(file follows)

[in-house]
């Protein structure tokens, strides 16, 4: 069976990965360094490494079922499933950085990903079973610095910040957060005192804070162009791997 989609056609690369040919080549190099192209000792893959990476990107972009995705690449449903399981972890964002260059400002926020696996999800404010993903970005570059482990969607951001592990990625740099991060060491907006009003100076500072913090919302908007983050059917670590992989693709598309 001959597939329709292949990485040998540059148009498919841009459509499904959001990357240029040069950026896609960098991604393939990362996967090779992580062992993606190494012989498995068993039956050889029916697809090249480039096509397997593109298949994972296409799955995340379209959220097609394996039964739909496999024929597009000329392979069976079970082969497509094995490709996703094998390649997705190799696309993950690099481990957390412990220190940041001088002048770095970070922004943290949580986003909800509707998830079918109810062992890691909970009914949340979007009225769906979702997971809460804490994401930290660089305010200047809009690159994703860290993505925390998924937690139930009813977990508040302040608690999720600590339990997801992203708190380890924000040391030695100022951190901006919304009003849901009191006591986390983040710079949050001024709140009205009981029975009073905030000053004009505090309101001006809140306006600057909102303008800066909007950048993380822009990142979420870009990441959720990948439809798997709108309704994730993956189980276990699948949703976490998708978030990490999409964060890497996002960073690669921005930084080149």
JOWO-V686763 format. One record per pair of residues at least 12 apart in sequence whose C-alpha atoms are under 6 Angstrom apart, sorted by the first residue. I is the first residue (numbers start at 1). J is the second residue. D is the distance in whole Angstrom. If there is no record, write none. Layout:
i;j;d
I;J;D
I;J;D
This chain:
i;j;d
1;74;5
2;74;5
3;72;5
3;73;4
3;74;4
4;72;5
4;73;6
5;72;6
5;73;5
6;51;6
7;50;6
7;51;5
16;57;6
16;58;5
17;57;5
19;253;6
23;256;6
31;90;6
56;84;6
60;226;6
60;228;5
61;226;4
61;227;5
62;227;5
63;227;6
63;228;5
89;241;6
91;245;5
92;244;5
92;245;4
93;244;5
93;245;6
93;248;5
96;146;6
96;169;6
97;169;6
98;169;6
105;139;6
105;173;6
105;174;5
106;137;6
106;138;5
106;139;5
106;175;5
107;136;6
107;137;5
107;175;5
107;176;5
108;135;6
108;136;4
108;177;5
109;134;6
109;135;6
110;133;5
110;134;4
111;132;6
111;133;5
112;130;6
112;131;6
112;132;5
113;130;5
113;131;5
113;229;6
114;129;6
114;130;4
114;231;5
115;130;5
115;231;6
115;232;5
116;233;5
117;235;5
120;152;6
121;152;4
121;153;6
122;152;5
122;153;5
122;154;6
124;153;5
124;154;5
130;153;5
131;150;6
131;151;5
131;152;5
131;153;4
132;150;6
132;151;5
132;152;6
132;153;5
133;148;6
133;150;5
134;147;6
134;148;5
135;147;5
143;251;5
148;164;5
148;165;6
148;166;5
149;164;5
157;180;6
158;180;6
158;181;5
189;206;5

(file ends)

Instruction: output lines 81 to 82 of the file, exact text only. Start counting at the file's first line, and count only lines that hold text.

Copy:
121;152;4
121;153;6